Former Connecticut Residents Charged with Operating Websites to Illegally Sell Misbranded and Unapproved Drugs
GLASTONBURY, Conn. - Vanessa Roberts Avery, United States Attorney for the District of Connecticut, has announced that a federal grand jury in New Haven has returned an indictment charging RYAN FIELDS, 49, and LISA MAHAN, 53, of Port Neches, Texas, formerly of Glastonbury, Connecticut, with federal offenses for illegally selling misbranded and unapproved prescription drugs.
The indictment was returned on August 8, 2023, and unsealed after Fields and Mahan were arrested this morning in Port Neches, Texas. They are scheduled to appear this afternoon in U.S. District Court for the Eastern District of Texas.
As alleged in the indictment, from September 2021 to June 2023, Fields and Mahan operated two websites, pinnedaminos.com and projectaminos.com, as well as a private Facebook group called Pinned Aminos, through which they illegally sold and distributed to customers throughout the U.S. misbranded prescription drugs. They did not require customers to provide a valid prescription, and some of the drugs they sold and distributed were unapproved by the Food and Drug Administration (FDA) for human consumption. The drugs they sold also included drugs they illegally imported from foreign manufacturers.
The indictment further alleges that, to avoid detection and mislead the FDA, the pinnedaminos.com website had a disclaimer that falsely stated that the products for sale were “intended for laboratory and research use only,” and “not intended for human ingestion.” In addition, the labeling on the drugs sold and delivered to customers falsely stated that the drugs were “research compounds” and/or “not for human consumption.” Contrary to these representations, Fields and Mahan knew and intended that the drugs they sold were for human use, and through emails and posts on the Pinned Aminos Facebook group, they provided customers with information on the health benefits of the drugs they sold and directions on dosage.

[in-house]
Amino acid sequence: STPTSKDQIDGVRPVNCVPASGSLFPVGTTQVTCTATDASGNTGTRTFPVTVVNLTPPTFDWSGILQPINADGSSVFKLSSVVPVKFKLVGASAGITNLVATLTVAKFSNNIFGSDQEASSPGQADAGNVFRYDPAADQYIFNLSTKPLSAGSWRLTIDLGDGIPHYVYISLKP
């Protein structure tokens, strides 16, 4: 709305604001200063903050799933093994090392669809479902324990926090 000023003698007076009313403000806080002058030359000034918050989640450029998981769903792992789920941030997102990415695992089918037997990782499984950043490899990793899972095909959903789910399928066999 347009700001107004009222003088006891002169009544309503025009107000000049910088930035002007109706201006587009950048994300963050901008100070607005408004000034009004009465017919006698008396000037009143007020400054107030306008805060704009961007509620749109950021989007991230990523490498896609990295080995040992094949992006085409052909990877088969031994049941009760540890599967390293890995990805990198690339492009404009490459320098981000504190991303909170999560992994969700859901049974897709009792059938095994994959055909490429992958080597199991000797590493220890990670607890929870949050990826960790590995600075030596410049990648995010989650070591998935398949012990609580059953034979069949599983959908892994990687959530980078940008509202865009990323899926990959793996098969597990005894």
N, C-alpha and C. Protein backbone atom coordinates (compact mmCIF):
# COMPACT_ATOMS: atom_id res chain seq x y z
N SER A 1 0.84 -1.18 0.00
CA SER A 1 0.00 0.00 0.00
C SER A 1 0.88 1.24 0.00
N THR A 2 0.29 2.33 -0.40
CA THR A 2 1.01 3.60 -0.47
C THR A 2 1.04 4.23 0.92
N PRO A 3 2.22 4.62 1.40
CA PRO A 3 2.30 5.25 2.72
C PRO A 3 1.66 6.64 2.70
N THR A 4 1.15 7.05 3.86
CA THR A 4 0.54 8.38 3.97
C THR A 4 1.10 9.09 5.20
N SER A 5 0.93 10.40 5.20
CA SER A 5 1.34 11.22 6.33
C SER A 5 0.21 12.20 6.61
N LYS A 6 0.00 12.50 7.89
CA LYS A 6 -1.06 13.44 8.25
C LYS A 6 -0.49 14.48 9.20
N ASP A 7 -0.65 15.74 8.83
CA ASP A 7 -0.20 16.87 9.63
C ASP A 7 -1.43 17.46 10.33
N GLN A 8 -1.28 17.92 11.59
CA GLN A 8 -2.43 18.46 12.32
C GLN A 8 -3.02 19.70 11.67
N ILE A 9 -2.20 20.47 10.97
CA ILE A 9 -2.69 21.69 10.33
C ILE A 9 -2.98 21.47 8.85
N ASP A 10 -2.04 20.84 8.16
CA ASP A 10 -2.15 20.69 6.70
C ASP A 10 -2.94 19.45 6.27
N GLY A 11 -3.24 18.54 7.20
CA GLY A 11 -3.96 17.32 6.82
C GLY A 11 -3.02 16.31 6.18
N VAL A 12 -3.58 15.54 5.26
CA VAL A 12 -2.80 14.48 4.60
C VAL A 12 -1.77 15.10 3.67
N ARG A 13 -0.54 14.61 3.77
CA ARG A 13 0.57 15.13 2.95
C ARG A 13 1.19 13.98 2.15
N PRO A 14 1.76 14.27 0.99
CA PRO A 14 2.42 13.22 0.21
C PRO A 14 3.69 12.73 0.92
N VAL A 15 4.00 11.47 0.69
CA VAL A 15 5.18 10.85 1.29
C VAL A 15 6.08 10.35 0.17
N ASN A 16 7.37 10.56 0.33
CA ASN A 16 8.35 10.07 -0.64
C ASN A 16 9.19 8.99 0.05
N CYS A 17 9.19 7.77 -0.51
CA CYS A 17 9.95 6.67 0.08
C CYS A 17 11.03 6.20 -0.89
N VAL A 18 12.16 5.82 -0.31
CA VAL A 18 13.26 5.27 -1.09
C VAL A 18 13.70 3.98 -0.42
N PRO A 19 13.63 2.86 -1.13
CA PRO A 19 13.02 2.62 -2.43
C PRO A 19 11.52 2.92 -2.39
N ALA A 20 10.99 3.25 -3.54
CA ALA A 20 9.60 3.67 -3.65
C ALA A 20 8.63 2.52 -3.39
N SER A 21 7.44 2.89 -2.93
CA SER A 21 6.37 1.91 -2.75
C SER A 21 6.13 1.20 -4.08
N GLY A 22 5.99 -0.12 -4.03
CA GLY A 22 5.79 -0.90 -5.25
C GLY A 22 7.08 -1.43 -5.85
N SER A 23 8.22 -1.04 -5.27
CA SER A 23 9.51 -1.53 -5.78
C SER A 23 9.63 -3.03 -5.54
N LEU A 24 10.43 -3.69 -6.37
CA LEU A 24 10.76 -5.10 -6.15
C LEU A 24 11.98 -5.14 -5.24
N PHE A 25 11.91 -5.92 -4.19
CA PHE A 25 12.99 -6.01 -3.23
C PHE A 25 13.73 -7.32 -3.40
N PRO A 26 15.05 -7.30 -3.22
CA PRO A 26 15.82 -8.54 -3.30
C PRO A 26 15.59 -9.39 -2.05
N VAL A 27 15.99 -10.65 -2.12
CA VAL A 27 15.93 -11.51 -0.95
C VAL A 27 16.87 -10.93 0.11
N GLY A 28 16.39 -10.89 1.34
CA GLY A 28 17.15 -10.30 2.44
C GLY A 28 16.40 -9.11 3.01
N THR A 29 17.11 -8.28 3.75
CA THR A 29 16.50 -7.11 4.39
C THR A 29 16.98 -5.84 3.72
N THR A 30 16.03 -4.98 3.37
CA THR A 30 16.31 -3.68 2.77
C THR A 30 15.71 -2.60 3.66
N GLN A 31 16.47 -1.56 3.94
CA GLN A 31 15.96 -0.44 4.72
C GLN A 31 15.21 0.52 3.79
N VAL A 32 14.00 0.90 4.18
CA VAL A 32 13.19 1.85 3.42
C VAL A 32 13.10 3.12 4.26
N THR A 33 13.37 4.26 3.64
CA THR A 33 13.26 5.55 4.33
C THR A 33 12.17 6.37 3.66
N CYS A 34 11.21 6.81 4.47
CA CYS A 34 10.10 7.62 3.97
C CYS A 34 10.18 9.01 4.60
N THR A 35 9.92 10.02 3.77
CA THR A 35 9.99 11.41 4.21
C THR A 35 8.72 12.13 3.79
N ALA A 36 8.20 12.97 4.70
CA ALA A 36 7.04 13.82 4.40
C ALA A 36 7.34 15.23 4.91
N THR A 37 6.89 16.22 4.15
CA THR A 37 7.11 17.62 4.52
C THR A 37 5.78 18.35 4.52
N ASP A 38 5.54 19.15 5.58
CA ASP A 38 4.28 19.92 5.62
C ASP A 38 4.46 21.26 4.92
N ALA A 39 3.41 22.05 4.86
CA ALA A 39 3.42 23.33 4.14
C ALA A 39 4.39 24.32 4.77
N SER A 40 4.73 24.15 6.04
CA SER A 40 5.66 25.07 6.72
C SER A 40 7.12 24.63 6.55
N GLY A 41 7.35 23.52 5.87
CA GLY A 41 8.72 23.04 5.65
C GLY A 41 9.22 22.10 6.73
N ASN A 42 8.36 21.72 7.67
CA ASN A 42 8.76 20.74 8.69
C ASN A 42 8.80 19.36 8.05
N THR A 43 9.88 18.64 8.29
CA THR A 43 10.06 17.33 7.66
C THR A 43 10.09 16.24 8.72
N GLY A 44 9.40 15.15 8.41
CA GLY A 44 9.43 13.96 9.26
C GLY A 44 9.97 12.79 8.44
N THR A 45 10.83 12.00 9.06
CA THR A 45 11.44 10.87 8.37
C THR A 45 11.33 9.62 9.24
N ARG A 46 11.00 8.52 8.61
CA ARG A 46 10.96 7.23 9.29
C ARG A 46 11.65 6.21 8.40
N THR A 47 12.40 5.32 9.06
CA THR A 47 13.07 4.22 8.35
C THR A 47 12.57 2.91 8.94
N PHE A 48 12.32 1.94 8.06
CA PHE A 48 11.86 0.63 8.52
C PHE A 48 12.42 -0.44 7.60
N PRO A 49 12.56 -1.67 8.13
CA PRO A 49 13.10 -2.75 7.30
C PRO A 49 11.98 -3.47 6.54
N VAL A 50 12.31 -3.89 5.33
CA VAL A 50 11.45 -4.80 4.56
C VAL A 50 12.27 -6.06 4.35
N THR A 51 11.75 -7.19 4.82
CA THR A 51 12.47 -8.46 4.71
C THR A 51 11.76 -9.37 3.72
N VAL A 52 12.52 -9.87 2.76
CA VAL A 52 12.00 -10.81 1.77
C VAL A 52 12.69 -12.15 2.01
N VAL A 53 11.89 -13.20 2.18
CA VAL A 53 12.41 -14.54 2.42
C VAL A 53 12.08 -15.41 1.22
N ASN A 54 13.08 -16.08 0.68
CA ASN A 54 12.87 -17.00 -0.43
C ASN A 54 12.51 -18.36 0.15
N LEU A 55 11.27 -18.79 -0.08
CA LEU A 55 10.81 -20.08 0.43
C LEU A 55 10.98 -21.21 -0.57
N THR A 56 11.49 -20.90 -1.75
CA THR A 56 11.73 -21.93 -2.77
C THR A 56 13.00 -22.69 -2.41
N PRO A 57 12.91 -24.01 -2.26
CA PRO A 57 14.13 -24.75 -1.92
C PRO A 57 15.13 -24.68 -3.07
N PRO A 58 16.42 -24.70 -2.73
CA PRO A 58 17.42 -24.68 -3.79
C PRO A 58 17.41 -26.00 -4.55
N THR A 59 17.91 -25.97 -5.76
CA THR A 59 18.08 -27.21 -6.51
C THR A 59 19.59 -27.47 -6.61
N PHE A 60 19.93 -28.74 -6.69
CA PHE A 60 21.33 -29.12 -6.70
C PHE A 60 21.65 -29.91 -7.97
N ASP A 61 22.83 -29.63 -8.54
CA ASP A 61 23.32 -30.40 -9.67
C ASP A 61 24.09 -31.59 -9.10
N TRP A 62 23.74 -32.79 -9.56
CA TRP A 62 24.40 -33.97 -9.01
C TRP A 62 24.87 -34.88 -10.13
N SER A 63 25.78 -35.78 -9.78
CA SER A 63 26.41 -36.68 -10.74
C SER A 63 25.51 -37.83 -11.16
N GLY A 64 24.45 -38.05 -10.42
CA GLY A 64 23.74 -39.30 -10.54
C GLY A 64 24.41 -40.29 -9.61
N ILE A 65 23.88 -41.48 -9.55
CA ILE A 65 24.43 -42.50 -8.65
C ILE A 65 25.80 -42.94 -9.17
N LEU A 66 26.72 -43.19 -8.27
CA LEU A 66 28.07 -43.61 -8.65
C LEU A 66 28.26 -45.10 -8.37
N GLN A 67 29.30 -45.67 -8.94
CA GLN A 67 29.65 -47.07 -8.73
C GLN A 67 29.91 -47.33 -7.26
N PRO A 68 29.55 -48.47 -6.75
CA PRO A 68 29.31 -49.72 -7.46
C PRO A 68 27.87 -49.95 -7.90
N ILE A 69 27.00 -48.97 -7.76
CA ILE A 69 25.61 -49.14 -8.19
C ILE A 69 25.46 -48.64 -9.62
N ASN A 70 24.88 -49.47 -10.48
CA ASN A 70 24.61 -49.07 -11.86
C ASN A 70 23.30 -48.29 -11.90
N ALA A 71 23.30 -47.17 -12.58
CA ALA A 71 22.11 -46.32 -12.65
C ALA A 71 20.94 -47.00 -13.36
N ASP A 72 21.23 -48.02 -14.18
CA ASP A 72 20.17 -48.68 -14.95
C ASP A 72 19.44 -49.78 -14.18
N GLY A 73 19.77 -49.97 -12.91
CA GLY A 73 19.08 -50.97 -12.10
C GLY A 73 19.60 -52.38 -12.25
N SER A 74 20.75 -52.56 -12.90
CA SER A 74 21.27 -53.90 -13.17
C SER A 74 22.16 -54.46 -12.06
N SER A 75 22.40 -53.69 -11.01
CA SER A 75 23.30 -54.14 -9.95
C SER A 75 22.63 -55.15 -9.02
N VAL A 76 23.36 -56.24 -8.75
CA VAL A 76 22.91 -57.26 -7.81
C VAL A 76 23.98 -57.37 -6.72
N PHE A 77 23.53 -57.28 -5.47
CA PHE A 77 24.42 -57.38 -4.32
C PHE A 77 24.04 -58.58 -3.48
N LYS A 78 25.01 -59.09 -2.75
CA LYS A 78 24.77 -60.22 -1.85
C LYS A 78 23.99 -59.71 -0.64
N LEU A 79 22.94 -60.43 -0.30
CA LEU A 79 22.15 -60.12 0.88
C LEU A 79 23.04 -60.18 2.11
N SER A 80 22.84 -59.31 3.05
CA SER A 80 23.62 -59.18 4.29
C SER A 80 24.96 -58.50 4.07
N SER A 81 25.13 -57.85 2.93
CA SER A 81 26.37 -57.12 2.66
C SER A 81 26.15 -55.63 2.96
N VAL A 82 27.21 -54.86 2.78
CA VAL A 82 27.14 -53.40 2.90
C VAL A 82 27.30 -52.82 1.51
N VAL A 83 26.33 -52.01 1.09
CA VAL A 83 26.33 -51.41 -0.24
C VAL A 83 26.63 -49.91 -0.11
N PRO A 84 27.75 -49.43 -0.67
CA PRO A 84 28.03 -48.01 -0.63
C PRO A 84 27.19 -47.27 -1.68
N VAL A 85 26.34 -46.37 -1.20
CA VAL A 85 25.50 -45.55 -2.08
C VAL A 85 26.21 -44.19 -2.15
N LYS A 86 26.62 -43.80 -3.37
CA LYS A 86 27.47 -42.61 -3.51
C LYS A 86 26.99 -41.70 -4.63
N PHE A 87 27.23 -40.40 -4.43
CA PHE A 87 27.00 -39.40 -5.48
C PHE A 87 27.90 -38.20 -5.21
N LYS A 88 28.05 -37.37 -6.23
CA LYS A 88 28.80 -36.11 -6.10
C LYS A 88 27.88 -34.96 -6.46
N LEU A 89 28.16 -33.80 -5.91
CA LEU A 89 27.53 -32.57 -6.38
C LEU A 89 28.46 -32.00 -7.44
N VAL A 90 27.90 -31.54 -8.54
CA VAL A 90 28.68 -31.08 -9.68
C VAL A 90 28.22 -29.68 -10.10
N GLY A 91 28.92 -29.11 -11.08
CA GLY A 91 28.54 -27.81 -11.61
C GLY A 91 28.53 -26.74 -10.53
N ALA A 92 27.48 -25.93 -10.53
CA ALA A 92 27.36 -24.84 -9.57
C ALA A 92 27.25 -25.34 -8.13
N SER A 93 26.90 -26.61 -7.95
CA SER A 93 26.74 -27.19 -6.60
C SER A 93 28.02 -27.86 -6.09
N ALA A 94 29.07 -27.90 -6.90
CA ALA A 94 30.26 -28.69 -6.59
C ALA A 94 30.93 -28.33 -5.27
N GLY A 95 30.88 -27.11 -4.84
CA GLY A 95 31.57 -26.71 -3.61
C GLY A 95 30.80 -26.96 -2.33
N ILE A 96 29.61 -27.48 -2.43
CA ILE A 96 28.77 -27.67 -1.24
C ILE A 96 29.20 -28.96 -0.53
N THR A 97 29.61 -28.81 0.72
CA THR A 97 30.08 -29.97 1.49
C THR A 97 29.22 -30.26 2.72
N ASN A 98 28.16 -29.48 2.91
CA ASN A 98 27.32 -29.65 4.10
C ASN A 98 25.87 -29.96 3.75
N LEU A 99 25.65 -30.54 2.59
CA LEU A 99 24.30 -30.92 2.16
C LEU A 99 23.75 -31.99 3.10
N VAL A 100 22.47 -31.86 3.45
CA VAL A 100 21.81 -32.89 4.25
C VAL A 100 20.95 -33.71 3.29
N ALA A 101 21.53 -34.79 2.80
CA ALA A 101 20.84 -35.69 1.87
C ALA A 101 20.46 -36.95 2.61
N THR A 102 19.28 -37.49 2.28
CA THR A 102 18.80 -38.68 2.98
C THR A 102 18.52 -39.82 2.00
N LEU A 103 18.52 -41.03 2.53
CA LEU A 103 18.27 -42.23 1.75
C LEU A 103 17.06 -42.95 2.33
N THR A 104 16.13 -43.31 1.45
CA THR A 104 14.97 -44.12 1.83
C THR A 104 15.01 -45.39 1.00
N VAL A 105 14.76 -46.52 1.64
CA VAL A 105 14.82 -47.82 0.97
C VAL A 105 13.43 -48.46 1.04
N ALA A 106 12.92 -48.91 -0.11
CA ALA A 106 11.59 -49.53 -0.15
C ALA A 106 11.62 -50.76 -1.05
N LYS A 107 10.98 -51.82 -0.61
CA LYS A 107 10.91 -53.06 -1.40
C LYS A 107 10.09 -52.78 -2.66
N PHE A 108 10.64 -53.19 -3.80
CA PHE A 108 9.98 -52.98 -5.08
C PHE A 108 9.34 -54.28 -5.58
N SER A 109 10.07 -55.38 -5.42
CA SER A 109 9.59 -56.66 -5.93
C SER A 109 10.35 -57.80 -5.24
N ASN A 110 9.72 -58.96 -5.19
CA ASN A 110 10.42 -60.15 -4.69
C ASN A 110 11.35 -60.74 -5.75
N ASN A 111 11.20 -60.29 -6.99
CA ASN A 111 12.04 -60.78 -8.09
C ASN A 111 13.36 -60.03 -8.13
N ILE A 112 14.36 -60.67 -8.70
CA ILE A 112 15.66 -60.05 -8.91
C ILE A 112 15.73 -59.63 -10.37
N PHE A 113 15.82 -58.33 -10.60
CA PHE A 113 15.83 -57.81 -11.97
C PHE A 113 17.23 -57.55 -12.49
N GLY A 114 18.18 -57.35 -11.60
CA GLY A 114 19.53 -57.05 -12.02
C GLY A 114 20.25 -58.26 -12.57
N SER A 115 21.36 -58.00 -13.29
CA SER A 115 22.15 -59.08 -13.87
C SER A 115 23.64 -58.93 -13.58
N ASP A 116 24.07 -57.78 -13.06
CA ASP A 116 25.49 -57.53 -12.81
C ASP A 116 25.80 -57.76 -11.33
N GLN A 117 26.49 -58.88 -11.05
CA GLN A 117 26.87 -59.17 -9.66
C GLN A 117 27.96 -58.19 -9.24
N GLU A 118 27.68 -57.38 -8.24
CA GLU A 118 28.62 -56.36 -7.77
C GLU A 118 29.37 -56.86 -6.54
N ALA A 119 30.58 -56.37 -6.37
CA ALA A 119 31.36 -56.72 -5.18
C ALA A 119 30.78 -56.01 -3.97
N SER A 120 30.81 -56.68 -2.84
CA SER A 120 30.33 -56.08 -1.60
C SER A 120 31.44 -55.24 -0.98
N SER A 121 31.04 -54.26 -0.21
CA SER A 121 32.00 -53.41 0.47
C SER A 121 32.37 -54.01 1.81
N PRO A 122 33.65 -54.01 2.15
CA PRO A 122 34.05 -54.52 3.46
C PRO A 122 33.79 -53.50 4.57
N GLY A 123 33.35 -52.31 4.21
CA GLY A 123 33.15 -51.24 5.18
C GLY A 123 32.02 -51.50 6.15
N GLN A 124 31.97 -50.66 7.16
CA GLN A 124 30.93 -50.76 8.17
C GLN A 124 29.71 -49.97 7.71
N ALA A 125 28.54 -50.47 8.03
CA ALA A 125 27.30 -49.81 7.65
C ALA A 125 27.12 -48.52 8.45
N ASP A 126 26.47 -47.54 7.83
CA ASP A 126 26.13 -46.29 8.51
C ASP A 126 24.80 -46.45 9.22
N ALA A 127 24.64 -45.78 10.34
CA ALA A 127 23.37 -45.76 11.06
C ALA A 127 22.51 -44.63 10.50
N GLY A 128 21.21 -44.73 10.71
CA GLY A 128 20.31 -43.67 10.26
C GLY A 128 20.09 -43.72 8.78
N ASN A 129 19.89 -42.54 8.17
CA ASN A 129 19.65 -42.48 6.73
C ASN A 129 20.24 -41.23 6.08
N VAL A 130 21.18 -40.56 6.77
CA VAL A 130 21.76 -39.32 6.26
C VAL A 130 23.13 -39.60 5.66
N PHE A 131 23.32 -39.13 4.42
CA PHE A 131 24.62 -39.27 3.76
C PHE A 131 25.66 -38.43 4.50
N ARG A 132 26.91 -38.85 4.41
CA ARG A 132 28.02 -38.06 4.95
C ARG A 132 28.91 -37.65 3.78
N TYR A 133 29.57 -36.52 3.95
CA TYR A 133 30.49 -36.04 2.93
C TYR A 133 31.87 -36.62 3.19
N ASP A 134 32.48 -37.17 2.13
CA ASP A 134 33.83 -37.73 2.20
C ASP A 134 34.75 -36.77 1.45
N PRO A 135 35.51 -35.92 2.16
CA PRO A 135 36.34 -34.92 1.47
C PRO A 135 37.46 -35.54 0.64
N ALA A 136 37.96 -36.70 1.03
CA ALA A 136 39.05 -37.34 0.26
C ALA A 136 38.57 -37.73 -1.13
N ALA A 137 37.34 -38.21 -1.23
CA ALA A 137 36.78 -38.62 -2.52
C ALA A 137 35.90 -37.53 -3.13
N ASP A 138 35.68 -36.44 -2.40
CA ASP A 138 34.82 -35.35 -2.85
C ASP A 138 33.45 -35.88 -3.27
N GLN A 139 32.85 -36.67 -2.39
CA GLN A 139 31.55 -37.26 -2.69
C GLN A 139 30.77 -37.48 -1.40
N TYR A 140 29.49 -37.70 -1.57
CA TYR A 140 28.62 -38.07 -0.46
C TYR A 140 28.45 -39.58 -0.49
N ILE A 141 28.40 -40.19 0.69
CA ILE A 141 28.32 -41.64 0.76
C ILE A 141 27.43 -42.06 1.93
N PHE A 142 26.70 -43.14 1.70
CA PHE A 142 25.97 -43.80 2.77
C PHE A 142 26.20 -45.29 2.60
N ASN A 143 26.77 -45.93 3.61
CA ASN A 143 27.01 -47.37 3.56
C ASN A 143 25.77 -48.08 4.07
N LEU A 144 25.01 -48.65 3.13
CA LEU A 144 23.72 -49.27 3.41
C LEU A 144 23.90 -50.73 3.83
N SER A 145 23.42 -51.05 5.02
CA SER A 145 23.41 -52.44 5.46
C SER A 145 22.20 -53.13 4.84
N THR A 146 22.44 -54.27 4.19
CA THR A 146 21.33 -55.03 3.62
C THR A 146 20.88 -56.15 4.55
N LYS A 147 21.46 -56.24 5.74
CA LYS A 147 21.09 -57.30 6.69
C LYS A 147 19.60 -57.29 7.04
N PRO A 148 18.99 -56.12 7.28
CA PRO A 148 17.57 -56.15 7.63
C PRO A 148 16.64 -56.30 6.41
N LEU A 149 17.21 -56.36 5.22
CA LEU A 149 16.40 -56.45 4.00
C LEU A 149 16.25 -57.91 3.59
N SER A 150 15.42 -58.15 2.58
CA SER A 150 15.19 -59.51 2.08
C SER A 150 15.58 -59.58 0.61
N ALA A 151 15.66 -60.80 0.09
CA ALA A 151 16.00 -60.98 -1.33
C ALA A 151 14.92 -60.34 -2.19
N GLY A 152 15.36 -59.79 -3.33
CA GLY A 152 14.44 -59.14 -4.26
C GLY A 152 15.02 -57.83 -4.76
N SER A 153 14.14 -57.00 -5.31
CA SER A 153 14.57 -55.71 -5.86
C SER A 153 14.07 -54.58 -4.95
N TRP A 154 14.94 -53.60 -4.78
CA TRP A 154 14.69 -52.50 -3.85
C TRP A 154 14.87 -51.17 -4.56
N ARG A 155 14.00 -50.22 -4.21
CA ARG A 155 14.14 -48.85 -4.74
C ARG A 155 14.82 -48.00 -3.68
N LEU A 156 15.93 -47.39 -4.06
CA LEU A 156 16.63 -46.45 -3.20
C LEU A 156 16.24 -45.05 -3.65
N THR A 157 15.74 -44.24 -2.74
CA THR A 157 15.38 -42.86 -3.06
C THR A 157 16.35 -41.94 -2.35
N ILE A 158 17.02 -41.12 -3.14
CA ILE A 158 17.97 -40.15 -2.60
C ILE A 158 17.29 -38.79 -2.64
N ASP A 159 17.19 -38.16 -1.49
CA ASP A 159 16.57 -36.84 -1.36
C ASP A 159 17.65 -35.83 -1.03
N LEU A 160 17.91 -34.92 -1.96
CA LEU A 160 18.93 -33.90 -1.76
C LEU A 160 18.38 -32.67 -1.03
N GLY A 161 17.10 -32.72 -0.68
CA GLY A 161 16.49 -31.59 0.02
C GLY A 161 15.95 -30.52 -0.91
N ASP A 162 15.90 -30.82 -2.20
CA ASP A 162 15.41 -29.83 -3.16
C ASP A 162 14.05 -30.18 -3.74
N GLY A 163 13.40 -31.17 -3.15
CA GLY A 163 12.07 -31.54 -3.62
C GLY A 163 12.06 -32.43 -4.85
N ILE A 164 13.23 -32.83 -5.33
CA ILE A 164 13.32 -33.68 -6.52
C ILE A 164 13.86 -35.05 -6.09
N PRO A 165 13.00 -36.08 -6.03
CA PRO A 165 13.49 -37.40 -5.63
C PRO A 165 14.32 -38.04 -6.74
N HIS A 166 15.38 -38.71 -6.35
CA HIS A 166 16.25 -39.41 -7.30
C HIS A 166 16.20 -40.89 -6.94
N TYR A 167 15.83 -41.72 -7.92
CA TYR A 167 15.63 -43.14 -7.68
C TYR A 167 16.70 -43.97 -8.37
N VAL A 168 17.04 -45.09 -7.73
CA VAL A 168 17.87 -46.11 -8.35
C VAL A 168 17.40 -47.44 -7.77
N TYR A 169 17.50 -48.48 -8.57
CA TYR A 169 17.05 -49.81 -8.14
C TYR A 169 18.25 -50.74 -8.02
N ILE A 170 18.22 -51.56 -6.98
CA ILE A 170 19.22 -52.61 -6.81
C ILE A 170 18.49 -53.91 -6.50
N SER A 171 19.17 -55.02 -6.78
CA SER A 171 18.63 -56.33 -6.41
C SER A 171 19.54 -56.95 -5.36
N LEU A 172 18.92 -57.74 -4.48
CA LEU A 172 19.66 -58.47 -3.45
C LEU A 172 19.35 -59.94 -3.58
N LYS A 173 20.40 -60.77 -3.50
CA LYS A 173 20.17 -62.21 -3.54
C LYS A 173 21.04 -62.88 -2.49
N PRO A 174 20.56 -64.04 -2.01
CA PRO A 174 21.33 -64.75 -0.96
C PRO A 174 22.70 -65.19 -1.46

The indictment alleges that Fields and Mahan unlawfully shipped over 10,000 parcels to customers throughout the country and collected more than $1.4 million from customers. Fields and Mahan used the proceeds to pay themselves, purchase cars, and purchase a residence in Texas.
The indictment charges Fields and Mahan with one count of conspiracy to introduce misbranded or unapproved drugs into interstate commerce and to smuggle goods into the United States, which carries a maximum term of imprisonment of five years, and one count of conspiracy to commit money laundering, which carries a maximum term of imprisonment of 20 years.
U.S. Attorney Avery stressed that an indictment is not evidence of guilt. Charges are only allegations, and the defendants are presumed innocent unless and until proven guilty beyond a reasonable doubt.
This matter is being investigated by the Food and Drug Administration, Office of Criminal Investigations; the Drug Enforcement Administration; and Homeland Security Investigations. The case is being prosecuted by Assistant U.S. Attorney Neeraj N. Patel.
U.S. Attorney Avery thanked the U.S. Attorney’s Office for the Eastern District of Texas for their assistance in this matter.